[3] In the information transfer model, you do have the freedom to make different sign choices; it basically says that a negative change in a quantity is keeping the two quantities (supply and demand) in information equilibrium instead of a positive change. You could look at this as measuring the price of land in terms of the quantity of land left. The ordinary supply and demand model doesn't really allow you the freedom to look at the problem in this alternate way.

[4] It is nagging at me why Tabarrok doesn't get this. It's not like he doesn't have a PhD in economics or anything. Am I missing something? Or is it just motivated reasoning (from me or Tabarrok)? Tabarrok makes a point of saying that Smith thought it wouldn't work. I have no idea why Smith would think it wouldn't work and that's not just the curse of knowledge. Even if the prices announced in the auction were random, the result would be the same equilibrium price. The only two kinds of equilibria I can think of are ones that on average have the equilibrium price given by the cards and the ones where the market doesn't clear (not all of the cards are traded) that should generally have an observed price below the equilibrium price (according to the information transfer model).

## Thursday, January 22, 2015

### A Socratic dialog on information equilibrium in economics

info: Hi econ! I'm working on a new economic theory -- can I get some input?

econ: Why are physicists always drawn to economics? You probably just want to show off how good you are at math again. I'll bite. What's your theory, info?

info: Actually, the math is really simple. Simpler than a DSGE model, anyway. It's based on information theory, and ...

econ: Information theory? Economists already use information in their theories. There's a whole field of information economics ... it's even got its own Wikipedia page.

info: That's not exactly the same thing. The content of a piece of information matters in information economics, right?

econ: I don't follow. How does a piece of information differ from its content? Information is its content.

info: There is a difference between saying you have a 10 GB flash drive and saying you have a 10 GB image file of a kitten, right? The first is only a quantity of information and the second is a specific instance of that quantity of information.

econ: I see. But I still don't see how that makes your information theory so different from information in ... oh, let's say game theory.

info: That's a good place to see the difference! In a game with perfect information, like chess, the locations of the pieces matter ...

econ: Of course the locations matter. It wouldn't be chess if they didn't.

info: Well, in the information theory I'm talking about, they don't. Actually, it's more like they might matter, but we don't really care. Anyway ... the information in the chess board can be encoded in a number less than 13^64 (six possible pieces of each color, plus no piece, in 64 squares) that would take about 237 bits of storage. That even includes impossible positions, such as a rook on every square.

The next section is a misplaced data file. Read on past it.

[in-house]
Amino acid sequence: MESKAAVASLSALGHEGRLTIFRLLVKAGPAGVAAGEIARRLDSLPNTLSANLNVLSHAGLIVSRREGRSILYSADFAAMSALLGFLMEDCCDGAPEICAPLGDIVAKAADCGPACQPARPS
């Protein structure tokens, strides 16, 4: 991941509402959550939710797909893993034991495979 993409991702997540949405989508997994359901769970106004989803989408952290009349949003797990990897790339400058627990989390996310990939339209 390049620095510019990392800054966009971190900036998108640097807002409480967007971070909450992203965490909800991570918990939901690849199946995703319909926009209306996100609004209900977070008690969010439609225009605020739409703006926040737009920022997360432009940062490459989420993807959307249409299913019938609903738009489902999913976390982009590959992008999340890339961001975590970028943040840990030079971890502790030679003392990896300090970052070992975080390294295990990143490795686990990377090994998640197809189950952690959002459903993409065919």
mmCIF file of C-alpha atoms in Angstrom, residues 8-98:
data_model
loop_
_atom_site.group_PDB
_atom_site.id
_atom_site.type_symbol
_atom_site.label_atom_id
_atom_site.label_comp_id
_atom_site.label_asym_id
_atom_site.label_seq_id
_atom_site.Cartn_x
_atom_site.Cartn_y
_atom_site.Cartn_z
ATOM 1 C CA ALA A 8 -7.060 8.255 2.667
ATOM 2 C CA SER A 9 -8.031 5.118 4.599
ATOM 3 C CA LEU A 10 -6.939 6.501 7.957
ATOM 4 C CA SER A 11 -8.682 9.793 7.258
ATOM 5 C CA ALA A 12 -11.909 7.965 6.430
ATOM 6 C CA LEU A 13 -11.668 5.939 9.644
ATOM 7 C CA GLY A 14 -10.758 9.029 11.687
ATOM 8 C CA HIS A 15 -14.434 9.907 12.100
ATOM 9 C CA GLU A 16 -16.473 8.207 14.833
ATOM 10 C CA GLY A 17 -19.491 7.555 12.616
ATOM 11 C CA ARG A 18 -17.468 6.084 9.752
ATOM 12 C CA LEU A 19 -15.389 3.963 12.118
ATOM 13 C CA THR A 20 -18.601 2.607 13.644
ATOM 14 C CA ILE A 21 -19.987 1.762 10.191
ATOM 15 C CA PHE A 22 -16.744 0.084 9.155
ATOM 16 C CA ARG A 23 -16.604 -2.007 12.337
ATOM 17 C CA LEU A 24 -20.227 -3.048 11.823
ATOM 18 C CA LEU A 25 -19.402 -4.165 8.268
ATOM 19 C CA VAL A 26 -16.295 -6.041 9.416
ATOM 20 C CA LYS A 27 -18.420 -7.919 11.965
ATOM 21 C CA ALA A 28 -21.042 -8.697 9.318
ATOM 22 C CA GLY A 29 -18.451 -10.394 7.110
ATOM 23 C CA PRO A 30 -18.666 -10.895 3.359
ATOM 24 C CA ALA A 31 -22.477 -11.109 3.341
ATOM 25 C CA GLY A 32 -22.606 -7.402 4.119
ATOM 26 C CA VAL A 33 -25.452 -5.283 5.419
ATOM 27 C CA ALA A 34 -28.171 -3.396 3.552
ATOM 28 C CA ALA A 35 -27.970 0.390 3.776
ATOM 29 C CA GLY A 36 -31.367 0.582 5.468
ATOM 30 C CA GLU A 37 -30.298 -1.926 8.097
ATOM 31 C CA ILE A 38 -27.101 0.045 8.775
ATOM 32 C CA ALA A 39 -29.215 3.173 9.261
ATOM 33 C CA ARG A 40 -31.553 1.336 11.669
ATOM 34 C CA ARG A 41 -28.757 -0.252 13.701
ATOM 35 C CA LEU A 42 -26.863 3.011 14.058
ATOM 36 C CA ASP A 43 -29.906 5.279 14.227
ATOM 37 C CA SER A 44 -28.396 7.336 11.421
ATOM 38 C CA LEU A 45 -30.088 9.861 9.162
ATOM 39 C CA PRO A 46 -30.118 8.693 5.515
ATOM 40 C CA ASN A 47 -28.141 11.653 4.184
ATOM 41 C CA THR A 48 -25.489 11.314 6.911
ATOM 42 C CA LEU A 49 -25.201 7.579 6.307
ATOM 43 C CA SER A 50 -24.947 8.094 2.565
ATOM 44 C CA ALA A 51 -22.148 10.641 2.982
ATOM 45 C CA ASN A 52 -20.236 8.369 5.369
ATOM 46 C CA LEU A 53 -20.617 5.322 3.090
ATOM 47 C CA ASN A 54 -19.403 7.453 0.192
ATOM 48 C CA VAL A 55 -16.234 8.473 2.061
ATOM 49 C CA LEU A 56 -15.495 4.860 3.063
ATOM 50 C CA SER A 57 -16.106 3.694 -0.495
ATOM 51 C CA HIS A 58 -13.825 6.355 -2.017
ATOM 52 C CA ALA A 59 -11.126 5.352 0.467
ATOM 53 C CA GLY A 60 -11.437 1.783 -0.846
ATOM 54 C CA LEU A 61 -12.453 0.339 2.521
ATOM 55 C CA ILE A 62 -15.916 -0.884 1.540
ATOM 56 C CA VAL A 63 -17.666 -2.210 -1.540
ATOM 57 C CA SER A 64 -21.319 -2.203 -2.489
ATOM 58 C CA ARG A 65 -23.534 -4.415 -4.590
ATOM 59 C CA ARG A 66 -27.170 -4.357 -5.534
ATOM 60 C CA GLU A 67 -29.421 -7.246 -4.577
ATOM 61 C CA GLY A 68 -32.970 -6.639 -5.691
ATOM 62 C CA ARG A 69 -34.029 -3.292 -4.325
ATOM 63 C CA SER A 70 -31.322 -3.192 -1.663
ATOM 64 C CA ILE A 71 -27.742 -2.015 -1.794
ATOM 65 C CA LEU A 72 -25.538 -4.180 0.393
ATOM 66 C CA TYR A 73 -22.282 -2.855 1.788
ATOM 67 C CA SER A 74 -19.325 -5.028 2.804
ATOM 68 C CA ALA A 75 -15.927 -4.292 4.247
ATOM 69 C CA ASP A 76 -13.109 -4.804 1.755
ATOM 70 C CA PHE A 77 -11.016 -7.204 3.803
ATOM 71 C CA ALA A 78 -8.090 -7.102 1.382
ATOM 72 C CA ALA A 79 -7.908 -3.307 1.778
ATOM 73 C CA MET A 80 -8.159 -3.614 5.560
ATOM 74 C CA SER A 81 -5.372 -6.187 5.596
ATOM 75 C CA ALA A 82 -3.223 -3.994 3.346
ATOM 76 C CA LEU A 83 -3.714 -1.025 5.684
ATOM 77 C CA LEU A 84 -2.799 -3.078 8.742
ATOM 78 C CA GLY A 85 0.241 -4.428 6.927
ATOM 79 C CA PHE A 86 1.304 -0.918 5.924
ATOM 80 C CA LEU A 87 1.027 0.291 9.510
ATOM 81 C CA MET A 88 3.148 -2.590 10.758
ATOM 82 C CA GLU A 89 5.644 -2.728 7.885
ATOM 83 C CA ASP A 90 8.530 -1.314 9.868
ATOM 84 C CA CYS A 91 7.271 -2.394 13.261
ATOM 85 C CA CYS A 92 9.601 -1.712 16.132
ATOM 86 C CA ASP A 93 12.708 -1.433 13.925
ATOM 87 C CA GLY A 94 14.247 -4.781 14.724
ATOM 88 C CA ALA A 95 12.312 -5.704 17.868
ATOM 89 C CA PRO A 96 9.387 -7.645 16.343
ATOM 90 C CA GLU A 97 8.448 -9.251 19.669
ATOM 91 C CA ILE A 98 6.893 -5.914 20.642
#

econ: How could the impossible positions even matter?

info: That's a good question, but the only reason we know that some positions are impossible is that we know the microfoundations of chess -- the rules of the game. We don't really know the microfoundations of macroeconomics, yet.

econ: So you're not making any assumptions about the microfoundations of chess, you're just looking at it as 237 bits going back and forth between players?

info: Exactly! That's information equilibrium. The information received is the information sent. That's a great analogy ... I'll have to remember that one.

econ: You're welcome.

info: There's also something detecting those 237 bits going back and forth ...

econ: The win-loss ratio?

info: You're good! It would be the win-loss ratio of one of the players, though. We'd probably want to take a logarithm, too.

econ: Naturally.

info: If two players are basically equal, or basically making random moves, you'd expect a win-loss ratio of about 50%. If it changes, one player is probably better than the other.

econ: But what does the 237 bits have to do with this?

info: Well, we'll need to consider if the chess board gets bigger or smaller for economic growth.  And if there is a shade obstructing half the view of the board, only 118 bits are getting through. You'd expect a good player's win-loss ratio to fall under those conditions.

econ: What is that supposed to be, a recession?

info: I am not completely sure at this point. I'm still working on the theory.

econ: I'm just looking for the connection to economics.

info: Ok, ok. You can make the analogy of one player winning more than usual as a positive shift in the demand curve, raising the win-loss ratio. That's the price. It could also be a negative shift in the supply curve.

econ: We economists usually say the curves shift right or left, or up or down ... if we even use supply and demand curves at all outside of undergraduate economics 101.

info: So you'd probably not be impressed that information equilibrium leads to supply and demand curves?

econ: Not really.

info: Or the IS-LM model?

info: I've made some predictions of the future path of inflation.

econ: Economics isn't really about predictions. We're more like doctors than The Weather Channel. When something goes wrong with the economy, we tell you how to fix it.

info: Well, the theory allows you see the different effects of fiscal and monetary policy ...

econ: Well that's interesting. And relevant! Let's hear it.

info: Remember the 237 bits in the chess game? Well let's say NGDP is an encoding of a given economic scenario -- a chess board position --- with dollars being something like bits.

econ: Ok.

info: Now lets posit that NGDP is in information equilibrium with another number encoding the same economic scenario. Let's use the money supply.

econ: Which money supply?

info: It doesn't really matter right now.